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Gas Drilling


Many local residents have concerns about Gas Drilling in and around residential neighborhoods.   This does not mean they are anti-gas and oil, they just do not want it in their neighborhood.  In light of all that we know, and perhaps more important, what we do not know this is likeliest the safest for residential community such as Westchester.  It is better to error on the safe side when considering gas drilling in residential neighborhoods because there are simply too many unknowns and detailed research is still years away.  

The Army Corps of Engineers have declared a 3000 foot buffer from Gas Drilling "fracking” from its dams in Texas and many other states.   Unfortunately, the Corps of Engineers do not have complete control over land adjacent to dams they do not own.      Various regulatory agencies often do not work in harmony to always protect the rights of the general population that is concerned about such activities.
Fracking occurs thousands of feet deep and involve pressurizing shell around 8,000 pounds per square inch.   The entire process is designed to hydraulically fracture (frac)  the shale and force the trapped gas to the surface.   They are changing the geology with extremely high pressure in localized areas.    However these wells are often placed in a checker board fashion too.   
Wastewater disposal appears to be related to the magnitude-5.6 earthquake that struck rural central Oklahoma in 2011 leading to a few injuries and damage to more than a dozen homes. Damage from an earthquake of this magnitude would be much worse if it were to happen in a more densely populated area.  [i]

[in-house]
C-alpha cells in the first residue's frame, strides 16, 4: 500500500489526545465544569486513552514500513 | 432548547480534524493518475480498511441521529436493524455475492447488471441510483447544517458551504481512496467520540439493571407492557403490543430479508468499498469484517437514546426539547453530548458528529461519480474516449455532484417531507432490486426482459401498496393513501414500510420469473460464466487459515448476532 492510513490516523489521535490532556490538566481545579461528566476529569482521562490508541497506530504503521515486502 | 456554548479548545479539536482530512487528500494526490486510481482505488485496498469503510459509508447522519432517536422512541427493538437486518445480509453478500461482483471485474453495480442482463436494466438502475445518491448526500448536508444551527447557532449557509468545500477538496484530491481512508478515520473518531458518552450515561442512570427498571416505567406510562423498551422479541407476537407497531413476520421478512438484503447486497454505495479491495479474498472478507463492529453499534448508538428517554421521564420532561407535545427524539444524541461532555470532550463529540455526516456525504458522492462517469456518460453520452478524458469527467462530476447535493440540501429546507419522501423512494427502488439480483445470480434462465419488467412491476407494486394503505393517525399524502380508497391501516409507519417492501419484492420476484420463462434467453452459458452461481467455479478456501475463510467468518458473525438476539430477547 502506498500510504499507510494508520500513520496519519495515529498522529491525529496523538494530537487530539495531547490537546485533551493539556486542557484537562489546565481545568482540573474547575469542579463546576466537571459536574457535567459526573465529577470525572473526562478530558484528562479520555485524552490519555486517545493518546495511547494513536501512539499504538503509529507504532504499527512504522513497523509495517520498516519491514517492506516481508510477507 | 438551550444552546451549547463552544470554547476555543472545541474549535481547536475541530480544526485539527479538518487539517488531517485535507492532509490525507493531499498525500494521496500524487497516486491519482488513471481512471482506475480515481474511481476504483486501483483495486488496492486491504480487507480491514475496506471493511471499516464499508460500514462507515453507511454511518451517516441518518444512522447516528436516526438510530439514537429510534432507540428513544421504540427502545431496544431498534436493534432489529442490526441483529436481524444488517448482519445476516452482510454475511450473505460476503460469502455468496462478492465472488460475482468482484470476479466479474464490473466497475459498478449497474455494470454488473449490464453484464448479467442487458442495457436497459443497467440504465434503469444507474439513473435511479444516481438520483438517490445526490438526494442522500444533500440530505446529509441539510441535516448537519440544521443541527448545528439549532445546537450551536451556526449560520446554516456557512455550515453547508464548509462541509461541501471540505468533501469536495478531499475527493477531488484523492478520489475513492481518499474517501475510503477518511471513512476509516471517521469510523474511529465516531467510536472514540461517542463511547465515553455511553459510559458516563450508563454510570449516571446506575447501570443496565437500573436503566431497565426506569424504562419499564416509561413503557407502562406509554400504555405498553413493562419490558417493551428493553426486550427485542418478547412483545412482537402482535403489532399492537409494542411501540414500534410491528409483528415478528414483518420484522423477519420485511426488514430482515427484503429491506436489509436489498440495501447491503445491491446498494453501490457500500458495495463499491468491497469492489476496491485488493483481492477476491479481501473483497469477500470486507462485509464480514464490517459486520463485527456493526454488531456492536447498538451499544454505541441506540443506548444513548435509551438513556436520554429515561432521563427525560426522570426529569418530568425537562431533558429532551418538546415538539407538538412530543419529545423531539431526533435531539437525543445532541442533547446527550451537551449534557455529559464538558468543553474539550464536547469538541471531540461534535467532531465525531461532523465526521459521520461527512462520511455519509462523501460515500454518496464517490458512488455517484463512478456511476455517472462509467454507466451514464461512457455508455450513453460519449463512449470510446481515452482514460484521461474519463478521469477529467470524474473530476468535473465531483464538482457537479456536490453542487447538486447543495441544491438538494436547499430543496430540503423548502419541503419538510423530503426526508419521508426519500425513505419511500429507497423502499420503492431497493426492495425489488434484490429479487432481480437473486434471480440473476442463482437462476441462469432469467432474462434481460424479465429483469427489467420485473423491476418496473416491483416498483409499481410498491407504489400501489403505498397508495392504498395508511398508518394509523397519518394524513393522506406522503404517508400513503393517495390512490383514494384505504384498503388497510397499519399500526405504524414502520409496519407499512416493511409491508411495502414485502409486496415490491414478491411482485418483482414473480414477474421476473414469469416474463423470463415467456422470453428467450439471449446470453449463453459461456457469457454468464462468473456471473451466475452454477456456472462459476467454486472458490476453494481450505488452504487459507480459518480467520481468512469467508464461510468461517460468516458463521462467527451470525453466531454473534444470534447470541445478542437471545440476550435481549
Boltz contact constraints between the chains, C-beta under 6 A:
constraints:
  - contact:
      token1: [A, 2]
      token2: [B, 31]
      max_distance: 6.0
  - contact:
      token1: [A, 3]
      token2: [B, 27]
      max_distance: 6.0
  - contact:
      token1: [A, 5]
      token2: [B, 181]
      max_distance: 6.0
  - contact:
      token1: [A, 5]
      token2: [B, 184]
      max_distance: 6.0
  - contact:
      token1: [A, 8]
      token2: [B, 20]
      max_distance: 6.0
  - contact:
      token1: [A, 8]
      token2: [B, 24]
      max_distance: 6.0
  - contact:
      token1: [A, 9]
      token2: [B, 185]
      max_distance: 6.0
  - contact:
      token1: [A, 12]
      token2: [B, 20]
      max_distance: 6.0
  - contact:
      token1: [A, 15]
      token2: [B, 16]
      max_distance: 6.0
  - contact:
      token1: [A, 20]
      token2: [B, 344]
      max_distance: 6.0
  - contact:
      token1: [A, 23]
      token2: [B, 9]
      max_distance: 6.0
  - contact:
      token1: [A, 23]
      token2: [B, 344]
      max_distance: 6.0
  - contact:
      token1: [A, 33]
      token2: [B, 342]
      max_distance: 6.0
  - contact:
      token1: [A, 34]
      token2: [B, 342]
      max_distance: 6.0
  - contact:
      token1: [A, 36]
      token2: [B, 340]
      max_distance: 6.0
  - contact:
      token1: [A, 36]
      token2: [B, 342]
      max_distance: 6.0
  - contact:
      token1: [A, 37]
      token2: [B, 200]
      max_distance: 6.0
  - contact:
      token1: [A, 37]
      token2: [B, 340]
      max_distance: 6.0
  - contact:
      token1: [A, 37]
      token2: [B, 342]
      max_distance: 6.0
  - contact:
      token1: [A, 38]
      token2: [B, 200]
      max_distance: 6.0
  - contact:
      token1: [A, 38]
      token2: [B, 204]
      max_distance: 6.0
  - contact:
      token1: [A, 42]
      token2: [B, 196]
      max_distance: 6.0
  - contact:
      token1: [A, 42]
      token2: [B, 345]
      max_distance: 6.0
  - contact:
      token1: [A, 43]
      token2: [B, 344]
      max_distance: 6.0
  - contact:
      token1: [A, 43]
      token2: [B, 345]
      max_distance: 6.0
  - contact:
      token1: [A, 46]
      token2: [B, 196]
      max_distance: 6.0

[House damage in central Oklahoma from the magnitude 5.6 earthquake on Nov. 6, 2011. Research conducted by USGS geophysicist Elizabeth Cochran and her university-based colleagues suggests that this earthquake was induced by injection into deep disposal wells in the Wilzetta North field. Learn more about that research at: http://geology.gsapubs.org/content/early/2013/03/26/G34045.1.abstract. Photo Credit: Brian Sherrod, USGS.]
Dynamic triggering
Quakes with a magnitude of 2.0 or lower, which can hardly be felt, are routinely produced in fracking, says geologist William Ellsworth of the US Geological Survey, an expert on human-induced earthquakes who was not involved in the study.